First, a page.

For the past few days, I have been reading Nigeria’s history (again), especially as regards military politics and the slow and significant steps that brought us to where we are today. The curious search began with a visit to Ilorin and Kaduna where I first heard of Ibrahim Taiwo road. Now Ilorin and Kaduna are both very distant places from each other and the Yoruba military man must have been significant to have had a major road named after him in two (perhaps more) states in Nigeria. I came online, and I was led from one relevant link to another until I satisfied my curiosity.

At the end of two full days of reading through a verifiable history that has also been written about in many other publications, I came to very many realizations. One of them of course was that the civil population never stood much of a chance from the beginning, especially since military tasted power. Ego, politics, greed and corruption took over and we have not remained the same ever since, nor has the players since independence really stepped aside for others or dialogued with alternative viewpoints, for the most part. We could say that much of Nigeria’s military history shares the stage with much of its political history.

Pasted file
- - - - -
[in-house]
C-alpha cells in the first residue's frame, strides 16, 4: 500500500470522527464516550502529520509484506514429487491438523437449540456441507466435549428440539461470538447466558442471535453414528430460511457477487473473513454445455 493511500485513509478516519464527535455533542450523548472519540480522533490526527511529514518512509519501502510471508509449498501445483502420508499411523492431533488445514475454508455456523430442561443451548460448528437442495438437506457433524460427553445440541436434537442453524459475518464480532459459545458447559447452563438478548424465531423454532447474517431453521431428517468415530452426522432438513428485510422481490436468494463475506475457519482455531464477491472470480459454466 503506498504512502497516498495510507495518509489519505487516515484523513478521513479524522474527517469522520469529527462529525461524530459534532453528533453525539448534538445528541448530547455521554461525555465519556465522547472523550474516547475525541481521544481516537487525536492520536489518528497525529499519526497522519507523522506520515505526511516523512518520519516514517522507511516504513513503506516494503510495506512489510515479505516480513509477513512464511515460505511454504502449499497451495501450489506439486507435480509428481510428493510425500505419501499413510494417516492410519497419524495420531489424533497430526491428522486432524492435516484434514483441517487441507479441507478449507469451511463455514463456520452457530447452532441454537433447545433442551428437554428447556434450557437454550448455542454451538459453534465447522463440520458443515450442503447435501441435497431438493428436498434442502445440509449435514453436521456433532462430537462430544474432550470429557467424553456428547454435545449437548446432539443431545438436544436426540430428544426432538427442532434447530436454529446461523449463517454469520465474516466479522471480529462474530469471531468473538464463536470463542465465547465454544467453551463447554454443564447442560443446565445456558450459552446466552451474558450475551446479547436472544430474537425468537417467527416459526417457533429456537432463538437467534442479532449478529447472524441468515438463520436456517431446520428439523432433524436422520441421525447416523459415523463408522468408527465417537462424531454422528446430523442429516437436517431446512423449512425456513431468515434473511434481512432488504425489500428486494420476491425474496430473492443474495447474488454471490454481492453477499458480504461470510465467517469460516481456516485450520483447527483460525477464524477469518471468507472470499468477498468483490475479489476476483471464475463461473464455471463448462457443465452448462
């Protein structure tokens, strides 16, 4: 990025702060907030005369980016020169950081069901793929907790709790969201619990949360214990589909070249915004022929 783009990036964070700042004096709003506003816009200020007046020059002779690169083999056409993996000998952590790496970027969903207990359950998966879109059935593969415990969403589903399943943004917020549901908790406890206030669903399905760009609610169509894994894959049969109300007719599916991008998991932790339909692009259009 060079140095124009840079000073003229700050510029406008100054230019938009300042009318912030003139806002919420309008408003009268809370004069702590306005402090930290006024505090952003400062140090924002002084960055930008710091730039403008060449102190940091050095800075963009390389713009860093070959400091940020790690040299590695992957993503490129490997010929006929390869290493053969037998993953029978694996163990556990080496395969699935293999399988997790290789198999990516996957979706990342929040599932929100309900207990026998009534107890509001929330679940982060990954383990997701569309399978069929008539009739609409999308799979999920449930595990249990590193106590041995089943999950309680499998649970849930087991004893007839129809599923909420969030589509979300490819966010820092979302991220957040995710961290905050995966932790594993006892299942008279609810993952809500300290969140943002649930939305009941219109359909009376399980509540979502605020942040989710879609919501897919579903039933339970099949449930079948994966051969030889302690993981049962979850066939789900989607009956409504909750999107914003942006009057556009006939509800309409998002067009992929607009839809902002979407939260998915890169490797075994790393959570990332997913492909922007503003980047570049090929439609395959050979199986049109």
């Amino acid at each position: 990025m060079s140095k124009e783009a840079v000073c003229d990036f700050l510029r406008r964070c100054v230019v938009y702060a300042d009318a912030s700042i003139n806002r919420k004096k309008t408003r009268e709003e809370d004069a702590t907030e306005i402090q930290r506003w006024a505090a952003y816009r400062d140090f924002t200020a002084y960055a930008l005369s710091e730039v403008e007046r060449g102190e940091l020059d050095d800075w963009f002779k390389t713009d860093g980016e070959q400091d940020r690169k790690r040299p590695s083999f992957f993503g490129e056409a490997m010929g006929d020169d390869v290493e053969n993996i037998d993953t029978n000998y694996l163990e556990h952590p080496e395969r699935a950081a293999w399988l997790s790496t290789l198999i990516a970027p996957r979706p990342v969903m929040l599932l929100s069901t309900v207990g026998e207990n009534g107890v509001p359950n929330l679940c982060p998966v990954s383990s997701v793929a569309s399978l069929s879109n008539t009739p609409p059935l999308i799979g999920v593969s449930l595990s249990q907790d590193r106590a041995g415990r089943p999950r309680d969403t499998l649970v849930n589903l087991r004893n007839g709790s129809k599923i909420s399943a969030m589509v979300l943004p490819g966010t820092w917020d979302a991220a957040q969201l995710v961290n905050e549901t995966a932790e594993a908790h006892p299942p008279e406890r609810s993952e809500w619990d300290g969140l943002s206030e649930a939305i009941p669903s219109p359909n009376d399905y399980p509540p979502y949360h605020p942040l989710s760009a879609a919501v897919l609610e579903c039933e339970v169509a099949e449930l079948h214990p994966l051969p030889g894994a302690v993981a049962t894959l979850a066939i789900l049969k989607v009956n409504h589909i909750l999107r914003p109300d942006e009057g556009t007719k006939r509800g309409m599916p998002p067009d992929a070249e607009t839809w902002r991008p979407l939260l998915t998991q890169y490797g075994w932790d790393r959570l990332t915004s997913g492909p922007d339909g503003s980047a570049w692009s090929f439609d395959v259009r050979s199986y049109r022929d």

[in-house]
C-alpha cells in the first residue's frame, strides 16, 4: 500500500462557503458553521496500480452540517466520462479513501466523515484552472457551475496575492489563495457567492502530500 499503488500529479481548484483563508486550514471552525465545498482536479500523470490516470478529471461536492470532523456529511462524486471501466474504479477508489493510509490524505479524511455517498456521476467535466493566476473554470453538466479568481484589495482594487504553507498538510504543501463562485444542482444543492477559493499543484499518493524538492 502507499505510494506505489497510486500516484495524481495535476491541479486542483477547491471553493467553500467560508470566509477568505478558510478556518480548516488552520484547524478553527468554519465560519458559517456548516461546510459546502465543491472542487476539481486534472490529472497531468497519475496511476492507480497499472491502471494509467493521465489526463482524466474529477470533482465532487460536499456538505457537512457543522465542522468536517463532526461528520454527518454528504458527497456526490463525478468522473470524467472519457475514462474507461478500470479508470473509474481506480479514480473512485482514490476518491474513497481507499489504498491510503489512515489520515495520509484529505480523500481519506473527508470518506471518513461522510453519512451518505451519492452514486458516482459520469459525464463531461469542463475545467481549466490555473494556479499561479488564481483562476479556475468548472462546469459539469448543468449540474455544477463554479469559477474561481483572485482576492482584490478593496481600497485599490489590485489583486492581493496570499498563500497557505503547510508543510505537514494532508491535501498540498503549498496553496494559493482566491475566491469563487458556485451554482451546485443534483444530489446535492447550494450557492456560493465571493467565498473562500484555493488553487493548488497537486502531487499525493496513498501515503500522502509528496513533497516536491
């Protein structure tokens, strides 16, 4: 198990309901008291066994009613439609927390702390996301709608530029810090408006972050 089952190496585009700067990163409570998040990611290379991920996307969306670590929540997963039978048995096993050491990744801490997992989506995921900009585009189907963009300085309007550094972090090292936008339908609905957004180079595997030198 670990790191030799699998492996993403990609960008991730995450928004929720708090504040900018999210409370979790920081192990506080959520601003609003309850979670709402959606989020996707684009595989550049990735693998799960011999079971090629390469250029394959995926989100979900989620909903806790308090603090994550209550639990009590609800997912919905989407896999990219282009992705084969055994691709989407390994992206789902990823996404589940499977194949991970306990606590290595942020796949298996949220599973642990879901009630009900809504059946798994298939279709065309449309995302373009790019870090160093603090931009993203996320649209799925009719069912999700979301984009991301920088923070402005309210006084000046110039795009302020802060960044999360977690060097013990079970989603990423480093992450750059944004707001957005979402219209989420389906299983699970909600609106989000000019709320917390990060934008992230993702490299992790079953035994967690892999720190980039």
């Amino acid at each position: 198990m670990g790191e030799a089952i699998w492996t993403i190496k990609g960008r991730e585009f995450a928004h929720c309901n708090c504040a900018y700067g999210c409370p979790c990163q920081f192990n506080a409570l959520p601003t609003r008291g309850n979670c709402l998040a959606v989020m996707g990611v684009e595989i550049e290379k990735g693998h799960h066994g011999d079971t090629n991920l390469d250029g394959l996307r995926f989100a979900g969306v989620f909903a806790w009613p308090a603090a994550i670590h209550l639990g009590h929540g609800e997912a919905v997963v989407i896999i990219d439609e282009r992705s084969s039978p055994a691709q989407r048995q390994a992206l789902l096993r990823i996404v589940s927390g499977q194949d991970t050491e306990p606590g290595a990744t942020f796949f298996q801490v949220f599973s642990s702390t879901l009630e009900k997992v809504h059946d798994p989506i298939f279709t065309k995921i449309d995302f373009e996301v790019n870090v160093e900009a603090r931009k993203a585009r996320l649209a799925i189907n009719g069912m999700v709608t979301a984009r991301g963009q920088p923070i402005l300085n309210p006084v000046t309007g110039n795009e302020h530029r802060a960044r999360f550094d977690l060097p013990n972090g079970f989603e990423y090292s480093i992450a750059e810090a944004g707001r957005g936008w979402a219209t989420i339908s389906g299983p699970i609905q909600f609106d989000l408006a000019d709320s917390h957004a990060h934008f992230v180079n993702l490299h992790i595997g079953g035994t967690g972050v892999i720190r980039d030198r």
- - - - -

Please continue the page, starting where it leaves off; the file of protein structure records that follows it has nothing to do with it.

There were very many complex stories many of which lent itself to interesting engagement. The first coup and its ethnic sentiments, the counter coups and military politics, the civil war heroes and villains, the players and the losers, and the very many incidental occurrences that read like stuff for movies or great literatures. General Gowon stands out with his far-reaching reforms, his engaging personality, and his position at a crucial time in history. In comparison, he is the only one of Nigeria’s leaders that could stand in Mandela’s image. At the end though, placed beside the reality on the ground where at fifty years we have not been able to supply electricity uninterrupted to all parts of the country, all the gallantry and “gentlemanliness” or the Nigerian military officers (who have interestingly all remained in the political and diplomatic limelight since then) all fade away into the murk of irrelevance. A waste.

Much of those stories can be found online at Dawodu.com. People interested should check here, here and here for detailed analysis of the first coups and how it changed the course of the nation’s history.

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